Saturday, 27 March 2010

FOOC, CITES and the minefields of international relations

It was my son Michael who persuaded me that I should listen to that great BBC Radio 4 and World Service programme, ‘From our own correspondent’ – FOOC, as we aficionados like to call it, as in ‘FOOC, that’s a good programme’.

The BBC is a much maligned institution. It has become so thoroughly paranoid that it recently announced a series of cuts which, though it denies this, seem designed to pre-empt the far worse hatchet job likely to be done to them if the Conservatives form a new government in a couple of months, as most of us expect, or dread, depending on our point of view. Sadly, Labour has not been particularly well-disposed towards our great broadcasting institution either, but I imagine the BBC rather fear that compared to an incoming Tory administration, persecution by the present lot will look like gentle chiding by a kindly parent. And I suspect they’re right.

Of course, the Conservatives may still not get in – their lead has fallen from 18% to 4% – but that’s another story.

Anyway, I’m deeply irritated by the British tendency to undervalue the very things that we actually do well. The BBC is one of them. And though it’s best known for its TV, it does excellent radio too.

The format of FOOC is simple. A few pieces read directly to the microphone by a correspondent in some out of the way place, like Ashgabat, Kabul, Paris or New York. There are no interviews or studio guests. It’s basically a transposition to the radio of the format of a comment piece from a newspaper. One of the better newspapers.

Today, FOOC included a piece from the CITES conference in Doha which, and I only mention this because it will come up again later, is the capital of the Gulf state of Qatar (Gulf as in ‘the one we don’t call the Persian Gulf any more, since we fell out with Iran’).

For those who haven’t been following this event, CITES is the Convention on International Trade in Endangered Species. It recently refused to ban trade in blue fin Tuna. That decision was a victory for Japan, which used all its diplomatic muscle as well as its financial strength (they used promises of aid to buy votes, which in my book is pretty well indistinguishable from bribery) to prevent the ban being adopted.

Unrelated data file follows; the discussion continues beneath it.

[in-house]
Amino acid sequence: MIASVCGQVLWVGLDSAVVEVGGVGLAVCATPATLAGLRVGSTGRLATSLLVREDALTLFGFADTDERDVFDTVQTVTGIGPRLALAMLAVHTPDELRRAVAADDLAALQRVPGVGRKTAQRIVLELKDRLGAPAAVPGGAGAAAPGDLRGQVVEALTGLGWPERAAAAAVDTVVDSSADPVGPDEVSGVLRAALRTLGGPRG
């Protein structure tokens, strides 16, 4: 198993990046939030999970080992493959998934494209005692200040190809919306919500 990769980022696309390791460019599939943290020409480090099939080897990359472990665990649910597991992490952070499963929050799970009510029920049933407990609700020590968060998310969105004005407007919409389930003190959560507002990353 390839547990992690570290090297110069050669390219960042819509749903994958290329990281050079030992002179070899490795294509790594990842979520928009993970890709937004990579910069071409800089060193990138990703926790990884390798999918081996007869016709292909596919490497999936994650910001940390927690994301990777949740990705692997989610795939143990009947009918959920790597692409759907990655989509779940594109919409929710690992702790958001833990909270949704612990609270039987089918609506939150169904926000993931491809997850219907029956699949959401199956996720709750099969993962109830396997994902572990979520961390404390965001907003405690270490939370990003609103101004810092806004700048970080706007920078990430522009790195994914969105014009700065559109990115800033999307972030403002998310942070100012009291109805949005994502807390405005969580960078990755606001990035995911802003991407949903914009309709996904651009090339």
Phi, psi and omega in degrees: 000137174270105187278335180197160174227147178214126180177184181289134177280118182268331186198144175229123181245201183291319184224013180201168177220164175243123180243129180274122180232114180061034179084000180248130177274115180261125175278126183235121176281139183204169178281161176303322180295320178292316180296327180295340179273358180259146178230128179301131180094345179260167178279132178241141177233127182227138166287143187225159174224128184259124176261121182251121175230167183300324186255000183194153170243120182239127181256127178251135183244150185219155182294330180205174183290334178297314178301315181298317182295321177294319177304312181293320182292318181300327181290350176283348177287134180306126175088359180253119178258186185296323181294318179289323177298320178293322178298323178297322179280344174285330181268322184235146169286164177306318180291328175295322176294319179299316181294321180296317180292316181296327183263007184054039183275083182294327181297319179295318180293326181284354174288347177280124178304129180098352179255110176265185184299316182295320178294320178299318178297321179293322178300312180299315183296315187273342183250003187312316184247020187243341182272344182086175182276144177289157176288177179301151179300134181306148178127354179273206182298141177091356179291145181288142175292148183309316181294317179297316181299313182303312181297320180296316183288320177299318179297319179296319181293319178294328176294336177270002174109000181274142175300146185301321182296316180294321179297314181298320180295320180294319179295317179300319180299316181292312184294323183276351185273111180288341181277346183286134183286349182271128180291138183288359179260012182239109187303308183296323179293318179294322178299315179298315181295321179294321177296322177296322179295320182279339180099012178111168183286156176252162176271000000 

It’s curious that people can decide not to make any sacrifice from their Sushi platter now, even at the price of having no blue fin Tuna for it at all in a few years time. Or ever again.

As it happens, I’ve noticed that people seem to get pretty strange when it comes to fishing. In Europe too, fishermen get terribly upset whenever a new quota is proposed. They resist any steps that might harm their living today, even if the alternative is to have no living at all tomorrow. They should take a look at the Grand Banks off the Canadian Atlantic Coast: it used to be said you could walk ashore on the backs of the cod; today fishing in the Grand Banks has collapsed.

Then again, if you’ve ever been cornered by fishermen telling you about the joys and excitements of what they wittily refer to as their ‘sport’, you won’t need me to tell you that they’re a pretty special breed.

In any case, it wasn’t what FOOC had to say about the content of the CITES conference itself that tickled me, it was the account of what happened when delegates were called on to test their voting machines. The chairman asked them to vote on whether Doha was the capital of Qatar – just as a test, you understand. Virtually everyone answered ‘yes’, but Cameroon and Croatia answered ‘no’.

Now is this simply ignorance? I’m sure that there are lots of people, myself included until a couple of hours ago, who might have struggled to name the capital of Qatar. But these guys have been living there for the last year or two, for God’s sake.

Or were we being given a glimpse of a hidden agenda? Are Cameroon and Croatia working on inevitably rival plans to incorporate Qatar into their own territory making Yaoundé or Zagreb, respectively, the capital?

Even more interesting was the case of China, which abstained. Is this because China just likes to abstain? Letting things happen but not being seen to support them? They do it all the time at the UN. Or perhaps they just don’t like casually using their vote, on either side of a question, without having extracted some concession first. You know – for recognition, even by CITES, of Chinese sovereignty over Tibet, they would be prepared to acknowledge the status of Doha. With all the necessary reservations, of course. Then again, given what an extraordinarily centralised and bureaucratic regime China is, perhaps they felt that they weren’t authorised to express a view without consulting their government first. Finally, perhaps it was simply a consequence of Google’s withdrawal from mainland China, leaving Chinese delegations without reliable access to general information.

So a few minutes of FOOC this morning gave me a good half hour of amused speculation this afternoon. Well done BBC. And good call, Michael.


Awoogamuffin said...

Glad you enjoy them too!

Yes, the fact that the Chinese abstained was hilarious

You know, I'm very close to finally catching up with my podcasts! It's taken four months but I'm also up to the present day. Amazing!

David Beeson said...

I've spent most of the weekend listening to old 'In Our Time' broadcasts - I feel quite educated this morning as a result.